Otherwise, just get out there and ride, and try it for at least a couple of weeks.

posted by gazza_d [386 posts]
25th August 2014 - 14:14


I was in London with the bike recently, and Citymapper for iPhone (and Android, if that's your thing) was brilliant at taking me down quieter routes but still getting me across north and east London quickly. I'd definitely recommend it over Google Maps.

For context, I know London a bit, and ride in Glasgow every day, but it was first time cycling down there.

posted by bollandinho [64 posts]
25th August 2014 - 16:21


Not mentioned above - get yourself a head cam or two (front and rear) and join British Cycling for 3rd party insurance. It's dangerous on the roads on a bike. You will need all the help you can get when things go tits up. Go safely.


posted by Airzound [812 posts]
25th August 2014 - 21:35


Here in New Zealand I ride with a helmet and lights day and night (the helmet by law). We have a decent network of bike paths in my town, and a decent number of people willing to drive in, undertake, and stop dead without warning in those bike paths.

I find that varying my route every few days even by a couple of alternate turns up parallel streets keeps it fresh, and I almost always take the longest way home when I can. Now that the weather is warming up I'll be extending that considerably. I couldn't imagine going back to driving to work now - it would seem stifling, lazy, and awkward somehow.

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posted by davecochrane [113 posts]
25th August 2014 - 23:54


No mention of ratcheting up your cycling on Strava until your tearing through red lights tasting blood arms aloft?

posted by BillyElNino [11 posts]
26th August 2014 - 8:50


I started out using almost all off-road paths, gradually, as my speed and fitness improved, I switched to the road, a bit here, a bit there until the off-road bits were relegated to the odd short cut.

posted by Initialised [251 posts]
26th August 2014 - 21:58


Initialised wrote:
I started out using almost all off-road paths, gradually, as my speed and fitness improved, I switched to the road, a bit here, a bit there until the off-road bits were relegated to the odd short cut.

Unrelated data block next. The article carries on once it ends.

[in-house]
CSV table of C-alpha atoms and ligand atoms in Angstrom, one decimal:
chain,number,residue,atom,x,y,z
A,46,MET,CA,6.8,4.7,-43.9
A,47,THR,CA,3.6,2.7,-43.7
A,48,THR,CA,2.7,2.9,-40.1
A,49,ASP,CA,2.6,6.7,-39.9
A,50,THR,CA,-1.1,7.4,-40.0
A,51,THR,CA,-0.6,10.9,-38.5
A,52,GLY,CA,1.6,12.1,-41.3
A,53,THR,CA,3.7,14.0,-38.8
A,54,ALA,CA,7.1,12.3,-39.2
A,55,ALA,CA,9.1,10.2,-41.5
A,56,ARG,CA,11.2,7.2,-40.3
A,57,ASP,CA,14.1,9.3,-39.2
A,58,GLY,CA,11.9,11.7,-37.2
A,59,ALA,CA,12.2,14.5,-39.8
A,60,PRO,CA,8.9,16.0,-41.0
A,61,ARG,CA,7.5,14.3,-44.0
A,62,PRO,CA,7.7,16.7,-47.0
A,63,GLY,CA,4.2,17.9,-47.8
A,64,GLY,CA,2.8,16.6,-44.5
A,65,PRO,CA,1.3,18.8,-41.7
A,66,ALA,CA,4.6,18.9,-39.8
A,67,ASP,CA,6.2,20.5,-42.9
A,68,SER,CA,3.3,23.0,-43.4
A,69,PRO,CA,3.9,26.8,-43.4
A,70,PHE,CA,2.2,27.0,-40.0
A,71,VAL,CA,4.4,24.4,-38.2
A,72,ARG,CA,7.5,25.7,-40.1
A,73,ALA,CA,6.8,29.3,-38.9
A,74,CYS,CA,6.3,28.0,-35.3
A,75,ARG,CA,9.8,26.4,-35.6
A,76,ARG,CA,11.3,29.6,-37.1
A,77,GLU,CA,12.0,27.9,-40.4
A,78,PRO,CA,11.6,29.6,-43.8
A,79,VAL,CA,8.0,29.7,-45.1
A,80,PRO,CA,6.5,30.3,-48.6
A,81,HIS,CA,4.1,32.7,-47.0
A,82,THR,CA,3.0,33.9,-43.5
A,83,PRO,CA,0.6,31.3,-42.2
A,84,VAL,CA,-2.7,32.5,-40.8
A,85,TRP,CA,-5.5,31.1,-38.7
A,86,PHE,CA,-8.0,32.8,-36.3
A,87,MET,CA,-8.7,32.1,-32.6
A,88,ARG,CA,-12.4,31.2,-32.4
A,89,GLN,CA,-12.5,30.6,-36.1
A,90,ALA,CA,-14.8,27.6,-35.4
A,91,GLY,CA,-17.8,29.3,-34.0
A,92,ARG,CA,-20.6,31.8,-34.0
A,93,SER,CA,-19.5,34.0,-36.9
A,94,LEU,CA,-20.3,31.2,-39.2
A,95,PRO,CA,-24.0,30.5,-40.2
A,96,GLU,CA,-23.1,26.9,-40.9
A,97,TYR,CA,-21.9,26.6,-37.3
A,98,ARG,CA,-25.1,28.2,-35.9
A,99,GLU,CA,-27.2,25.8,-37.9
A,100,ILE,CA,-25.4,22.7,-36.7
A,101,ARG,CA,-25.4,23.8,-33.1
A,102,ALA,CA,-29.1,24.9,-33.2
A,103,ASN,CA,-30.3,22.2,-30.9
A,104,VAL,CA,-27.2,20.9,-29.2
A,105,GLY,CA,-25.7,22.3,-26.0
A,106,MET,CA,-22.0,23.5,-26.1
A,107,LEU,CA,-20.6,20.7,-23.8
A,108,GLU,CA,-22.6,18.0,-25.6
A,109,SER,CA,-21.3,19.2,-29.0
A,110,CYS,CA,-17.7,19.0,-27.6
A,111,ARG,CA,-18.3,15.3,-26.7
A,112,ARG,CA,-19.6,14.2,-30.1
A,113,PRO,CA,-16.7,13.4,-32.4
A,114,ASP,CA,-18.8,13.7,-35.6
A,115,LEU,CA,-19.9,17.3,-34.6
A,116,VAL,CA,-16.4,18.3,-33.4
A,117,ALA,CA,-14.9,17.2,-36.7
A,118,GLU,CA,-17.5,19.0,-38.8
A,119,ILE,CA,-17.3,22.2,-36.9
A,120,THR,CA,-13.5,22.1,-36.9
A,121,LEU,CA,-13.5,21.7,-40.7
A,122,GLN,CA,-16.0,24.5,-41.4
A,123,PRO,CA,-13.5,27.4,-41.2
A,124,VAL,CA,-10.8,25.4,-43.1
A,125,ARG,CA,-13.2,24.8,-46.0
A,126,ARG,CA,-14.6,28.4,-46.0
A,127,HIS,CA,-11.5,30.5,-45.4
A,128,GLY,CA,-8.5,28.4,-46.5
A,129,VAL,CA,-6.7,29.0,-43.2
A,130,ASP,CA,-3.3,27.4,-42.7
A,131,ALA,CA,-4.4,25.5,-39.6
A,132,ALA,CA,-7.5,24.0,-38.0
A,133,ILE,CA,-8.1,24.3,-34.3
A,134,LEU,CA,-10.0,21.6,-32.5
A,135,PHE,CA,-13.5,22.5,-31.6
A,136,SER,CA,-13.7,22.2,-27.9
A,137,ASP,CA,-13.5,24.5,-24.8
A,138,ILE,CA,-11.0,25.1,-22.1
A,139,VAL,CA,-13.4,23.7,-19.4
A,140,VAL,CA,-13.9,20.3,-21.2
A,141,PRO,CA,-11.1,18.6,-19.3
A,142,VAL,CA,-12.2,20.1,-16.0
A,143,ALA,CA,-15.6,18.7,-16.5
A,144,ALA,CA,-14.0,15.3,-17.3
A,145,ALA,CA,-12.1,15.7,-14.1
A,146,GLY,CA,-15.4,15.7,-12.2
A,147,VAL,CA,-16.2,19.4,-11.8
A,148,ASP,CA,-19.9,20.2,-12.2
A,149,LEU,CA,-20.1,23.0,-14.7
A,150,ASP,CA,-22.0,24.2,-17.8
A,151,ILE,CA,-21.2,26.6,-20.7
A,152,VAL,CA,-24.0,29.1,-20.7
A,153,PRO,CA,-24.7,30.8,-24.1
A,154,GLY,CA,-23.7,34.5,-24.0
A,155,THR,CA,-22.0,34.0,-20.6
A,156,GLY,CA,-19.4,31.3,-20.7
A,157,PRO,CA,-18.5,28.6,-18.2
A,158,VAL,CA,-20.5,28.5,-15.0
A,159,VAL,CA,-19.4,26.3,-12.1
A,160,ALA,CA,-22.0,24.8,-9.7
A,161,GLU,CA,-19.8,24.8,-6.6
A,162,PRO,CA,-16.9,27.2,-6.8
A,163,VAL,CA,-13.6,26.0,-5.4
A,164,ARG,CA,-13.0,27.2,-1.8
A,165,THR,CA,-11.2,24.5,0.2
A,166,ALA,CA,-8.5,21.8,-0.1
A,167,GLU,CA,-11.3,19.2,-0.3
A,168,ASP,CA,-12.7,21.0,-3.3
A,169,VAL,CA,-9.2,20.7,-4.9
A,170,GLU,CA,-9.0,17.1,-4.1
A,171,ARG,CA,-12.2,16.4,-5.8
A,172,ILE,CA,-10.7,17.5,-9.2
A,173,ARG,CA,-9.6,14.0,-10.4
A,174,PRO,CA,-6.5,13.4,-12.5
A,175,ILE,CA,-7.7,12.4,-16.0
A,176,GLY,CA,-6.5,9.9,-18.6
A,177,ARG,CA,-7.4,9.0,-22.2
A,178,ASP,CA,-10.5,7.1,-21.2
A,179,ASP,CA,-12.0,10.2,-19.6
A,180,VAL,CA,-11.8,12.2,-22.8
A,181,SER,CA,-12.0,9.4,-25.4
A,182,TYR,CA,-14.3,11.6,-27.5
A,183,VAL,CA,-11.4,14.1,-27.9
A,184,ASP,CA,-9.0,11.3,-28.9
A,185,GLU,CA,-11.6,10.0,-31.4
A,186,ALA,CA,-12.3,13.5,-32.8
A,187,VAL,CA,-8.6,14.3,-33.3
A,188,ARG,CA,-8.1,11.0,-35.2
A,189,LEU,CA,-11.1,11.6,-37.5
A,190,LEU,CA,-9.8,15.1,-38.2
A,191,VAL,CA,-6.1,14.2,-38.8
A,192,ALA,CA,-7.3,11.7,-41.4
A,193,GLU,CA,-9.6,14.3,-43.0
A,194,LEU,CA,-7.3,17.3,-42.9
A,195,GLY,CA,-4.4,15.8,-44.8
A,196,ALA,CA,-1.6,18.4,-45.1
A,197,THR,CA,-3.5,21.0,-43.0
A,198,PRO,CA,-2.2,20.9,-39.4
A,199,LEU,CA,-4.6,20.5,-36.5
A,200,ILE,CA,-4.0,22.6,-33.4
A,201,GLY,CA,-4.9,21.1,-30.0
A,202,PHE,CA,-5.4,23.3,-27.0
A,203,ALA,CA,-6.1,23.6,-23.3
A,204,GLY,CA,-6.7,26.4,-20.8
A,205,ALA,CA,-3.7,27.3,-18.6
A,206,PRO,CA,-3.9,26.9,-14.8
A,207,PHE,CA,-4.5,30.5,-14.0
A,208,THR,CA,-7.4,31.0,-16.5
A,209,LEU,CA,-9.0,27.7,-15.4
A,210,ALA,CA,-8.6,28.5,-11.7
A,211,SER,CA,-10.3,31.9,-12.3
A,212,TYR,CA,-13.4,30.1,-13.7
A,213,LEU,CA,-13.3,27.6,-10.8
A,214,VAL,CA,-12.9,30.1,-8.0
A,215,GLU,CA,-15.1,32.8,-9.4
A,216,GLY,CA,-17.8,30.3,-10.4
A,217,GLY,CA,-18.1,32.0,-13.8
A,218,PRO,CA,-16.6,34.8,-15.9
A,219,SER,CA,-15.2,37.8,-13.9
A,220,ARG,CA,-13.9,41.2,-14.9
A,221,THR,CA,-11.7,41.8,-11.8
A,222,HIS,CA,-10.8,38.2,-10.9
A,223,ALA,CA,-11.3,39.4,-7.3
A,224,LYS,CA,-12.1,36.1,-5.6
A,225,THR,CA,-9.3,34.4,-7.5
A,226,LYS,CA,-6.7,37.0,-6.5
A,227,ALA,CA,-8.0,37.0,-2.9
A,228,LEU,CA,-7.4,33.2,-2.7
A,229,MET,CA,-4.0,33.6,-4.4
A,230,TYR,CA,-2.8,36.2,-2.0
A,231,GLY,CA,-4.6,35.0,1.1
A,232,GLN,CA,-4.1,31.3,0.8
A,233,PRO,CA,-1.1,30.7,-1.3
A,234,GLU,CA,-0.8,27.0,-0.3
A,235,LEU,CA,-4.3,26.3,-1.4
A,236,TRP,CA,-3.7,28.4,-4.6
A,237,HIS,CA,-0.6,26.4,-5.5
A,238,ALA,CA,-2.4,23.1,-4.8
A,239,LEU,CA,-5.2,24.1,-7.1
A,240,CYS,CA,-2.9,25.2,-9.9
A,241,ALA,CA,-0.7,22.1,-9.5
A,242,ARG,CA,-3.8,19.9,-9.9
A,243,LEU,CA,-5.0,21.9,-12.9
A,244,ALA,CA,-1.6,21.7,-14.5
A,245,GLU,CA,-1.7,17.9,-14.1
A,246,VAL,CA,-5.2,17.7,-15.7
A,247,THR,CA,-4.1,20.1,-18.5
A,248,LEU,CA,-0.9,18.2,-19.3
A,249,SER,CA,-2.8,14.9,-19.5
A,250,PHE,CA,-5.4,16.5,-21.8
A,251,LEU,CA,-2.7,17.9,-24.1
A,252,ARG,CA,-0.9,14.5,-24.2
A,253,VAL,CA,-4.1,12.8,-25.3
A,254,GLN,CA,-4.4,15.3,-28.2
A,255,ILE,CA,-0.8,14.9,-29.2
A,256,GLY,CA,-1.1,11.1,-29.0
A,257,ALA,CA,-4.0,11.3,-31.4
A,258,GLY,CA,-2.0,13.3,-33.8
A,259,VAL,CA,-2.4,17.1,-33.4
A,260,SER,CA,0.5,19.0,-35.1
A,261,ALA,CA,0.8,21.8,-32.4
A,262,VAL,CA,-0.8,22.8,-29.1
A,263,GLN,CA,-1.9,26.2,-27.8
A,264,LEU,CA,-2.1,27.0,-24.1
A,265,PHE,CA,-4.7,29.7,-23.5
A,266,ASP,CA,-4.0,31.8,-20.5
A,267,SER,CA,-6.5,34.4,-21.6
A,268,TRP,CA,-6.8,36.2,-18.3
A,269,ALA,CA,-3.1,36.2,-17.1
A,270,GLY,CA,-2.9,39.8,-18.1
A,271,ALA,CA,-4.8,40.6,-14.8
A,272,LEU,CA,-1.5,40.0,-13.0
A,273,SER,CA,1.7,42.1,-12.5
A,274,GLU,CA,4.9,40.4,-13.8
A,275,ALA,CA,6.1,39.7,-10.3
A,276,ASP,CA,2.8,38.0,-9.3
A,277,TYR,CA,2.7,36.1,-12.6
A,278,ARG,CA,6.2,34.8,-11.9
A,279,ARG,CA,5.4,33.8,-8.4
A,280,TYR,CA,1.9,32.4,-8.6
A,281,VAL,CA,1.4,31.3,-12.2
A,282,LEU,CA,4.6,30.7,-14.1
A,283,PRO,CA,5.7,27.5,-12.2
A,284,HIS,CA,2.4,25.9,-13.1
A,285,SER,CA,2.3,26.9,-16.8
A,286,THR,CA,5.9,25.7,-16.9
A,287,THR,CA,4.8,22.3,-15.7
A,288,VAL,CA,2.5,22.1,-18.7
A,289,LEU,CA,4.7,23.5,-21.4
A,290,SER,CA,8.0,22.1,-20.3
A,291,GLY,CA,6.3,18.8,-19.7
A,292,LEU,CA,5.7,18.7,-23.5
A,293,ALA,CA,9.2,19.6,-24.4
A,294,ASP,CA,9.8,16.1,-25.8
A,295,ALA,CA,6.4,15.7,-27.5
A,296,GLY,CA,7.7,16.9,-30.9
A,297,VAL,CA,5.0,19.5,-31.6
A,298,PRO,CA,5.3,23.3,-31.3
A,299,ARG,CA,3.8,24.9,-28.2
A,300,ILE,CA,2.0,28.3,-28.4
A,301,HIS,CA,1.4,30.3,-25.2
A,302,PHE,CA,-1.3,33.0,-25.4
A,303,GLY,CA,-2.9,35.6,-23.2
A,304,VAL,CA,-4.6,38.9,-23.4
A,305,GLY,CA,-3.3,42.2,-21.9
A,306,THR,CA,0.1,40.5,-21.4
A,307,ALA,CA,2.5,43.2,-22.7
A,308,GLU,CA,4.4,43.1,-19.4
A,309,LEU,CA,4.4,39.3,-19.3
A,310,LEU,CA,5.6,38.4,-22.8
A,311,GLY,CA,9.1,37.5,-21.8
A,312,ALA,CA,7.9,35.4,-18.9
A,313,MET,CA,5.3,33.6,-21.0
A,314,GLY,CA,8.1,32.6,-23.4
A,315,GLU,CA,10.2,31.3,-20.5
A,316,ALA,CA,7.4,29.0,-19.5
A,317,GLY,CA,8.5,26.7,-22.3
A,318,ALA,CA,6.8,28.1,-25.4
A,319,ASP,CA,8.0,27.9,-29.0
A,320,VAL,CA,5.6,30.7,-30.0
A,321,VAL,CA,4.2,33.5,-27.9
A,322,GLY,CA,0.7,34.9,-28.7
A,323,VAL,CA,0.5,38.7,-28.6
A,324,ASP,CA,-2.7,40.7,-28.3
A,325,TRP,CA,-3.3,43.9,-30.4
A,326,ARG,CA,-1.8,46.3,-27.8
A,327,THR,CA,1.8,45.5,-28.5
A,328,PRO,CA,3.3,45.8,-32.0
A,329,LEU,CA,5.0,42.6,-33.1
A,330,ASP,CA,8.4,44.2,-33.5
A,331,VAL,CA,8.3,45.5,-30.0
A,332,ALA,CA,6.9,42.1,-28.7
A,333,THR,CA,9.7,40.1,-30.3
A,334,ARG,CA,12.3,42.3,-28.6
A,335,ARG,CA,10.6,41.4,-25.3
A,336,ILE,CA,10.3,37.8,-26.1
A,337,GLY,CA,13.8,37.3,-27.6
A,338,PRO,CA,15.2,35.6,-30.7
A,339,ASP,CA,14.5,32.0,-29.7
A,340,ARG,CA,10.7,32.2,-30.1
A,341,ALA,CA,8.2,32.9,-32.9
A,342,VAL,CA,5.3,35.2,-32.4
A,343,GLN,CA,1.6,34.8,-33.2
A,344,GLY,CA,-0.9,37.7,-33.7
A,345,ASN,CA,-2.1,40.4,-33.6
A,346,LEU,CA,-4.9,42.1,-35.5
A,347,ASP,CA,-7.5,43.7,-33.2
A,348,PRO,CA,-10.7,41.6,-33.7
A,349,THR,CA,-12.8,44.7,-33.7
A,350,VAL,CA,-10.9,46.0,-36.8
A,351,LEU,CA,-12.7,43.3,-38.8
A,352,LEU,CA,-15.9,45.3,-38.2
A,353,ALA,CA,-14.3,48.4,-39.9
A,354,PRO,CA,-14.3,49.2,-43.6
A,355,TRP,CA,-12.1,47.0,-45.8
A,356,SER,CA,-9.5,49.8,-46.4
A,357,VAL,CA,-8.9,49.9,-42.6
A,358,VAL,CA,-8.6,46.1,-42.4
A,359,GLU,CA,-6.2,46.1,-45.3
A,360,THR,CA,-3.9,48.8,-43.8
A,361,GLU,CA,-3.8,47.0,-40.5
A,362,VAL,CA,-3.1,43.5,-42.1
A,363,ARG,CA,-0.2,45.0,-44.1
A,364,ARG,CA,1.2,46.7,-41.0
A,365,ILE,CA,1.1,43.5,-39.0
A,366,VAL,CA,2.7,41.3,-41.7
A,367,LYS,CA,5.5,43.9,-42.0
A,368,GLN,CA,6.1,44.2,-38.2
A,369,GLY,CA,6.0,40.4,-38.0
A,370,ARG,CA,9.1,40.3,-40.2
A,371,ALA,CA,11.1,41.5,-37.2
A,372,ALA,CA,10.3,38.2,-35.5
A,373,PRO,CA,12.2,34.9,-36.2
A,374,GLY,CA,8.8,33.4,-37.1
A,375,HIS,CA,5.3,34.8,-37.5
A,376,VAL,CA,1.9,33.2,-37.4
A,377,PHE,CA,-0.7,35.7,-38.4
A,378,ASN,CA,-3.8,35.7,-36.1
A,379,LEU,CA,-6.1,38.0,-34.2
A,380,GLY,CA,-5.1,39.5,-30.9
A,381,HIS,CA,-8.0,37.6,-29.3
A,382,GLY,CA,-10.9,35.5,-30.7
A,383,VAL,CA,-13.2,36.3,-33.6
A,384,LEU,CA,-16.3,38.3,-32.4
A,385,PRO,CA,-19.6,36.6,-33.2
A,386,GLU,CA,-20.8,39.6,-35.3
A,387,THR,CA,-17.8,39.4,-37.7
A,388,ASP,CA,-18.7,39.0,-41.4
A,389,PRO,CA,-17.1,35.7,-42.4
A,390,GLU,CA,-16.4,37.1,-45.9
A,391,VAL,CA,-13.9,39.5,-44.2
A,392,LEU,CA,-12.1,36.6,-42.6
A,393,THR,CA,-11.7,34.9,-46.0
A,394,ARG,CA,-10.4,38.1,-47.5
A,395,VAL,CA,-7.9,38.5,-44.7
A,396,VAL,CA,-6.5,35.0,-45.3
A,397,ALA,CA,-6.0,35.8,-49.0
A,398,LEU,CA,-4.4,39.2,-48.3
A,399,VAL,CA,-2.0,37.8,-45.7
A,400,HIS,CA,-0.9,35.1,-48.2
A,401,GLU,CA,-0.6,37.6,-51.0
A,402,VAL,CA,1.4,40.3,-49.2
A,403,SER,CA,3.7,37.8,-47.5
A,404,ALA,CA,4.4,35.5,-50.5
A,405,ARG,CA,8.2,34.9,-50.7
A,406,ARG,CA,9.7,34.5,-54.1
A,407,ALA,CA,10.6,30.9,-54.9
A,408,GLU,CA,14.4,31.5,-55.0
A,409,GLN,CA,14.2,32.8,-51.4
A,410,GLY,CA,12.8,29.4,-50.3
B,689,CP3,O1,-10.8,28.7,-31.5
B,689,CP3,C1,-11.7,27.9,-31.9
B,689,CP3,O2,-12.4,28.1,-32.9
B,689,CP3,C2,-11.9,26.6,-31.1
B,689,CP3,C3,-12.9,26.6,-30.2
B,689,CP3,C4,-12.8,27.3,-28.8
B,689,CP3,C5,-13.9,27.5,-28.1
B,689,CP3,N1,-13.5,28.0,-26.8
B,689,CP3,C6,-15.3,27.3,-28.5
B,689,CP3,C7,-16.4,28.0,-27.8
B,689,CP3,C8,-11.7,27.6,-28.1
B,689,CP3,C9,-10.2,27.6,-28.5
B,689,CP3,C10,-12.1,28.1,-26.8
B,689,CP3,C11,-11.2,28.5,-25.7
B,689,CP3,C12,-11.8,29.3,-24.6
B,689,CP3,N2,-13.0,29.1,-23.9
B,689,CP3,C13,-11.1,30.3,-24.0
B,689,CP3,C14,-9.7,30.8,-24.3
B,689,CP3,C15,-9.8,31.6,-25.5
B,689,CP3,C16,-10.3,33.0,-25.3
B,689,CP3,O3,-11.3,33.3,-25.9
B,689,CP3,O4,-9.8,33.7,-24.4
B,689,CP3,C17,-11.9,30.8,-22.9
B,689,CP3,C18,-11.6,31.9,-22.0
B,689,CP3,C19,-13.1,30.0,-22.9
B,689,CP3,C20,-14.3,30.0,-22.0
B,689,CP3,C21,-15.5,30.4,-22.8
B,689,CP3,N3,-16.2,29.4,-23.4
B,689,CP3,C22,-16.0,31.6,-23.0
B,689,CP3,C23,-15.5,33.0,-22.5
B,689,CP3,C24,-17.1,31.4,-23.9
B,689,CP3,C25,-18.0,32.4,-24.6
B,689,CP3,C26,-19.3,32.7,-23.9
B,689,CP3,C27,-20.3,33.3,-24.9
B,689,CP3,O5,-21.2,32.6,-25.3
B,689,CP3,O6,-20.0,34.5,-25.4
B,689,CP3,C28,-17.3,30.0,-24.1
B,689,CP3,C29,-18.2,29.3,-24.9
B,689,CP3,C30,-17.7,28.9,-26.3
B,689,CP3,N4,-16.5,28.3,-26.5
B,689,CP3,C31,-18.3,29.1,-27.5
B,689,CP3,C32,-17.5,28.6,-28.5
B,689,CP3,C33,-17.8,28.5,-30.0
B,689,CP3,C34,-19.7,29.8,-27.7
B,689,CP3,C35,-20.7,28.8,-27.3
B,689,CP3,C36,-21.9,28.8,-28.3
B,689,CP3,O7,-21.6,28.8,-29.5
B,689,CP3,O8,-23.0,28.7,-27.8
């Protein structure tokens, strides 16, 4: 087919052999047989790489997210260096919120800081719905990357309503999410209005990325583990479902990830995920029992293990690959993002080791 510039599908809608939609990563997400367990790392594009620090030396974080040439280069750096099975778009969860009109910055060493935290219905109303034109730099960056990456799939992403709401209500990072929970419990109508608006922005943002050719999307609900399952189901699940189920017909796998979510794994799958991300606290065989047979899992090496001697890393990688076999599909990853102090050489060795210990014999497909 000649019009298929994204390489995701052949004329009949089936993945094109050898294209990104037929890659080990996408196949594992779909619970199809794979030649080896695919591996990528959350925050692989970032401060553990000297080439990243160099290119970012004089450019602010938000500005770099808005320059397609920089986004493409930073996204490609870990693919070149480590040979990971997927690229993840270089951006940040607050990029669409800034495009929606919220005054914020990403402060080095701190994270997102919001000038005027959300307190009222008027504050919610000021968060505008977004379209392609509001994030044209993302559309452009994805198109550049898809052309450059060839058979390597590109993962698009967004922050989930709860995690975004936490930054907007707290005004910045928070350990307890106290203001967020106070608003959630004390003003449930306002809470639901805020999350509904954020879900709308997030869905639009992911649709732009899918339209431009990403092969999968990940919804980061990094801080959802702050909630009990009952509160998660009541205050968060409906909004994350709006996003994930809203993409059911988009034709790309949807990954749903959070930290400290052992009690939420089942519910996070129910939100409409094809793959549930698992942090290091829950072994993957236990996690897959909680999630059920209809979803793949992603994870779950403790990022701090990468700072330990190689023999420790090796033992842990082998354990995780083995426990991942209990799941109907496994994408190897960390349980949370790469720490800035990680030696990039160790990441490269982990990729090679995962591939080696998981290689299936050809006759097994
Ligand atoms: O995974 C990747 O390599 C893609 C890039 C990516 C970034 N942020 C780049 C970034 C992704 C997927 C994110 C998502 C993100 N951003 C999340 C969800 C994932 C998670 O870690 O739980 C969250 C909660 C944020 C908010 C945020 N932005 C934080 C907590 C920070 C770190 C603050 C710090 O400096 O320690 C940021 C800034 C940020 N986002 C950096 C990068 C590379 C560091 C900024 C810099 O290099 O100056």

Same here, the scenic route takes 20 minutes longer. Going by road and putting up with numpties is pretty much as quick as when I drive.

posted by dazwan [302 posts]
26th August 2014 - 23:06


One of the best things a newbie can do is test-ride his route to work on a weekend with an buddy-cyclist who is used to riding in traffic.

This will enable the newbie to
a) familiarise themselves with the route,
b) understand where they want to be on the road at a particular location,
c) build confidence,
d) get advice in a relaxed atmosphere,
e) explore alternative routes.

Now they know the route all they need to do is add about 15 to 20mins to allow for the unexpected and they're all set.

Note to the Buddy-Cyclist [After all, you're the one reading this].
Keep it light, relaxed and fun.

posted by levermonkey [552 posts]
27th August 2014 - 6:31


To some very good advice here I would also like to ad:

When planning the route keep in mind your lowest avg speed and give yourself some extra time on top of that.

Avoid main roads, unless it's the only option. Quiet side roads are faster (no traffic lights and the hassle of a right turn ends with a side-glance) also less stressful peering in your map than on a main road.

If you have to/want to buy something you never used before, get the cheapest option that just fits the bill (3/4 of my cycling kit, including my commuter bike is a low to very low budget) - it will still do the job, if it fails you won't regret it and with some added experience can invest onto something more appropriate, give it some time but if it doesn't do what you want, just do as above Smile

Buy WD40 (entry level maintenance hehe), puncture resistant tyres and good quality brake pads - cost only a few £ more but are more effective.

Never justify buying something with the idea 'if I will get that, I will use/do it more' - start out with whatever you have.

Get a cycling friend or get down to your LBS for basic bike maintenance info.

posted by gr3g0ree [69 posts]
27th August 2014 - 17:49